Latest posts by Bookertoo

What the ?*******? is doing this?

Posted: 22/03/2016 at 15:38

I've gardened here for 20 years, nearly, and lived in armed warfare with squirrels most of that time.  Thus I know well what kind of thing they do and much as I'd like to blame them for everything - I don't honestly believe this is them.

Several pots of bulbs, well up and coming into flower, hyacinths, scilla, chinodoxia etc., have had every leaf pulled from them, & the bulbs virtually hollowed out. Daffodil flowers have been removed from stems and placed in another pot nearby - uneaten.  I've never in more years of gardening seen damage quite like this.  The only new thing we have in an overabundance of magpies - could it be them?  We have the odd mouse and rat just like everyone else, but nothing new.  The pots are large ones, most of them, and the damage done is incredibly severe - really nothing left at all.  Then, to top it off, my white camellia, which was full of flowers, has had every flower taken off since yesterday afternoon, and the remains scattered in other pots around the area - anyone one with any ideas?

There is limited access to the garden, only from the front of the house, there are no back access points for humans, tho' of course any animal can get in if it chooses. We have foxes around, always have had, and I'm delighted to say the owls are in full cry - everything just as usual except this damage.  Ideas, please?

Hepaticas - can they thrive in a stone sink?

Posted: 07/03/2016 at 10:47

Hepaticas really don't like clay in any shape or form.  Mine live on a gritty raised area where they spread gently about, with very, very good drainage - more grit than soil.  They won't mind being rained on, but will object very much indeed to wet feet.  

Project - overgrown garden

Posted: 07/03/2016 at 10:45

Slowly by slowly by slowly! It's still too early and too wet to do alot but wait - there maybe wonderful things in there waiting to delight you.Big dandelions and such can be pulled out if you can reach them without standing on wet soil, if not, try and dead head when they set clocks.  Otherwise, wait for nature to do her thing,  she will, then you can lend her a hand.  Once the ground is dry you can begin to see what you have got, it sounds as if the garden has been loved at some time so it is worth having the patience.  You can cut back brambles if you have some, again wait till the soil is dryer and does not compact under your feet.  Hopefully you will have the garden for a long time, so rushing in now will not really gain you alot. 

ID please

Posted: 07/03/2016 at 10:39

Give it time, as the new greener leaves come through, you can remove the mottled ones if you like.  Important to use ericaceous compost and feed for skimmia.

What is your weather like?

Posted: 07/03/2016 at 10:37

Hard frost here in Nottingham area, but bright and sunny - nice if you stay indoors!

Old Sunflower Seeds

Posted: 25/02/2016 at 15:36

Sow them, what have you got to lose?  I've grown excellent plants from very old seeds, some do indeed deteriorate, but most go on for ages - Nature wastes little.

Finally, I have made a decision ...

Posted: 19/02/2016 at 20:00

Don't even try - you'll spoil the experience!   We went a few years ago, it was one of the best shows ever - do enjoy to the fullest.  Maybe take cash and nit a credit card? That can help re too much spending - but maybe we don't want to be helped really!!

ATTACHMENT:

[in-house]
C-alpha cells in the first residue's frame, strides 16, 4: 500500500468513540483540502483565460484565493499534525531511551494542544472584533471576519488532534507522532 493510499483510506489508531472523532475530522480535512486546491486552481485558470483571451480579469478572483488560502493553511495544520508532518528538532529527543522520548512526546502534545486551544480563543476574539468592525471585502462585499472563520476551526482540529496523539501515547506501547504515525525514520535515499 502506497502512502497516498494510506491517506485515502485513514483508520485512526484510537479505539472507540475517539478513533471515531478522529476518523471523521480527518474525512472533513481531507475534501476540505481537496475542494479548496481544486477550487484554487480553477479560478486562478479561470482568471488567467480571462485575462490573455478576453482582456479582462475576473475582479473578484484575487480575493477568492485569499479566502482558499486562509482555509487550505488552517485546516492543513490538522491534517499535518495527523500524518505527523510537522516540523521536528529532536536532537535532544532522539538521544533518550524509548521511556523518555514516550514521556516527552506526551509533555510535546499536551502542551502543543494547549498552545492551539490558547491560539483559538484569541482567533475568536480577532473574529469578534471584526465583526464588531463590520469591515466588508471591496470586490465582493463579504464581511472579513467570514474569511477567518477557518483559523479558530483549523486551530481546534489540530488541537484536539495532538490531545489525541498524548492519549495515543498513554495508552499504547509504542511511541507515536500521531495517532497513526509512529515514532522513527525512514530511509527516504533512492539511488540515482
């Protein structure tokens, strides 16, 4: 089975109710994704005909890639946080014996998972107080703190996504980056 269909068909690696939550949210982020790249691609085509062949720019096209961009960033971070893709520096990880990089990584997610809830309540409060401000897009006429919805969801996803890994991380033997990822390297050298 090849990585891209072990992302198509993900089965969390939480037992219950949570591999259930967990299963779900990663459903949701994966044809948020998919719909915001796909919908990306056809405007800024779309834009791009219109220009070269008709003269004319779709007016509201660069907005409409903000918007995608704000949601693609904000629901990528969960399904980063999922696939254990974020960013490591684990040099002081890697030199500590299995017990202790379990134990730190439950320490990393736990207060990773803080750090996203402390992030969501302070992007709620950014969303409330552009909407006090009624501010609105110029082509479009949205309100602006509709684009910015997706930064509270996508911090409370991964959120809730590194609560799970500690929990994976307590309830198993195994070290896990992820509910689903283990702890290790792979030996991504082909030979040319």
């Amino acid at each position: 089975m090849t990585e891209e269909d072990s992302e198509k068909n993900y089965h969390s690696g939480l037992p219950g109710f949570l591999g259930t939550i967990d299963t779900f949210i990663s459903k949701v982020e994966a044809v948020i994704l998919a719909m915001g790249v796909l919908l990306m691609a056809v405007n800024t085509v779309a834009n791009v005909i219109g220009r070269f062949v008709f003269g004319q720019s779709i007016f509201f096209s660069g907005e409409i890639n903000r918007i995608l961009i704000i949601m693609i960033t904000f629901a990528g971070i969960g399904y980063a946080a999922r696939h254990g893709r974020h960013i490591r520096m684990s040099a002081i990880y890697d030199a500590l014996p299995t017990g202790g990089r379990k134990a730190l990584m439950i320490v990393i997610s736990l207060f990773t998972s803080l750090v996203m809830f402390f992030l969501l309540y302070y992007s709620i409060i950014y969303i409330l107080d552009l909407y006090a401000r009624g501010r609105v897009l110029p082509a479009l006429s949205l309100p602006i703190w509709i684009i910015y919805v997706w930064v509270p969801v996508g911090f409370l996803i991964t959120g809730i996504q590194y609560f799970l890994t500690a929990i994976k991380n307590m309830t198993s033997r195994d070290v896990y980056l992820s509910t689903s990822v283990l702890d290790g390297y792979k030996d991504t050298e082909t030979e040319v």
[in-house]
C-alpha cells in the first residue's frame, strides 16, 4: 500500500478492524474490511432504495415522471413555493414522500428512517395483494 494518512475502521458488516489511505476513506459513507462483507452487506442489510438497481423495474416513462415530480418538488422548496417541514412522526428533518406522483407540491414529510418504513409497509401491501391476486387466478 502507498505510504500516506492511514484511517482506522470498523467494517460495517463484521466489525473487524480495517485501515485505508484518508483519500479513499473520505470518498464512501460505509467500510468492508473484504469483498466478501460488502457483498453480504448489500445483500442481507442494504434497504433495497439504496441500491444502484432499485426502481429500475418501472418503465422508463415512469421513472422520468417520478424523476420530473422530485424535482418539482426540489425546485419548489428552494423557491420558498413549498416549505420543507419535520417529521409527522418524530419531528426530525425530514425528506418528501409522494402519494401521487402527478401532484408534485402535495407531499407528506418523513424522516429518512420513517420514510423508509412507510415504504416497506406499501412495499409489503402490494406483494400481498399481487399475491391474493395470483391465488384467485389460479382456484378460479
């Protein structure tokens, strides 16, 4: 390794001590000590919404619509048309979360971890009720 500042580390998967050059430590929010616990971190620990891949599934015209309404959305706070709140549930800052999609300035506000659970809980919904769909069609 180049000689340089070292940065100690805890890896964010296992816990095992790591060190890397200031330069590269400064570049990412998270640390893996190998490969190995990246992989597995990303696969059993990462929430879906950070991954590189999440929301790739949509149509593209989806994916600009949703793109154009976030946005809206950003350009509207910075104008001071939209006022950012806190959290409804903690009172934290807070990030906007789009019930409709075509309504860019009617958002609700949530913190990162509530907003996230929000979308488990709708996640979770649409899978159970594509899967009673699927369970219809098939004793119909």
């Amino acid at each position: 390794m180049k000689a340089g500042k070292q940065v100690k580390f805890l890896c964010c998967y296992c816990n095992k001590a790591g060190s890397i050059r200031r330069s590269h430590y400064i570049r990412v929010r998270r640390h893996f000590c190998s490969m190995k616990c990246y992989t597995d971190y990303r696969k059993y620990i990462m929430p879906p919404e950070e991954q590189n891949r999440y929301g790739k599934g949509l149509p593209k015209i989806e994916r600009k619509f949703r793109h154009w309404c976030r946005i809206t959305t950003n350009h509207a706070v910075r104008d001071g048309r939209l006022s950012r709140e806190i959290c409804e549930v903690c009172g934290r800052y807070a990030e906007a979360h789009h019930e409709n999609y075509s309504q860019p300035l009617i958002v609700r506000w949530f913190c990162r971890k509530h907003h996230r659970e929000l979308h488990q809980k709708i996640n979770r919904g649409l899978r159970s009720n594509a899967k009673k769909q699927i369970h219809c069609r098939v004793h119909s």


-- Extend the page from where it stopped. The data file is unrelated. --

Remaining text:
Greening the grey: How to tackle the front garden of flats?

Posted: 19/02/2016 at 16:49

So does pyracantha!! 

Finally, I have made a decision ...

Posted: 19/02/2016 at 16:48

Well, it's only February - plenty of time for some winter weather yet, so no need to really pin yourself down to what and where - except that many of the best seeds or plants are beginning to go.   I love this time, when I can plan away, forgetting what is already in the ground, or in the pots, so end up double planting (often), sowing enough for a ¾ of an acre for my not very big garden, jamming things into pots and generally having a lovely time.  Then there are garden shows - and surely there is room for one more hosta, one more fuchsia - so that's another couple of pots, and the grass is disappearing - and there are lily bulbs arriving that I had forgotten I had ordered ……….  indeed, an obsession, but there are worse ones to have I guess.  

Weights measures and terminology

Posted: 15/02/2016 at 22:34

A large pot cannot be moved by one person, unless you are using a JCB or a wheeled pot mover and two large strong people  A medium pot can be moved by one gardener, but not far if full of compost, a small one can be popped around the garden as and when you choose - but then, so can a large one if you choose to do so!!  How long is a piece of string? As long as it needs to be to just fail to do the job you had hoped it would - or maybe not ………..

A pot is a container when you feel the shape suggests something different from a flower pot shape - or not, maybe. If you have to make a hole in it rather than it coming with one it might be a container, or worn out wellies, or if it had something else in it before the compost it might be a container - or a pot if it was a saucepan …...

One bean makes five, or fifty five if you plant them well.

Ask God, I suggest as many as they choose, are you going to argue with the angels??


Discussions started by Bookertoo

What the ?*******? is doing this?

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watch out, watch out ……..

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Odd corrections?

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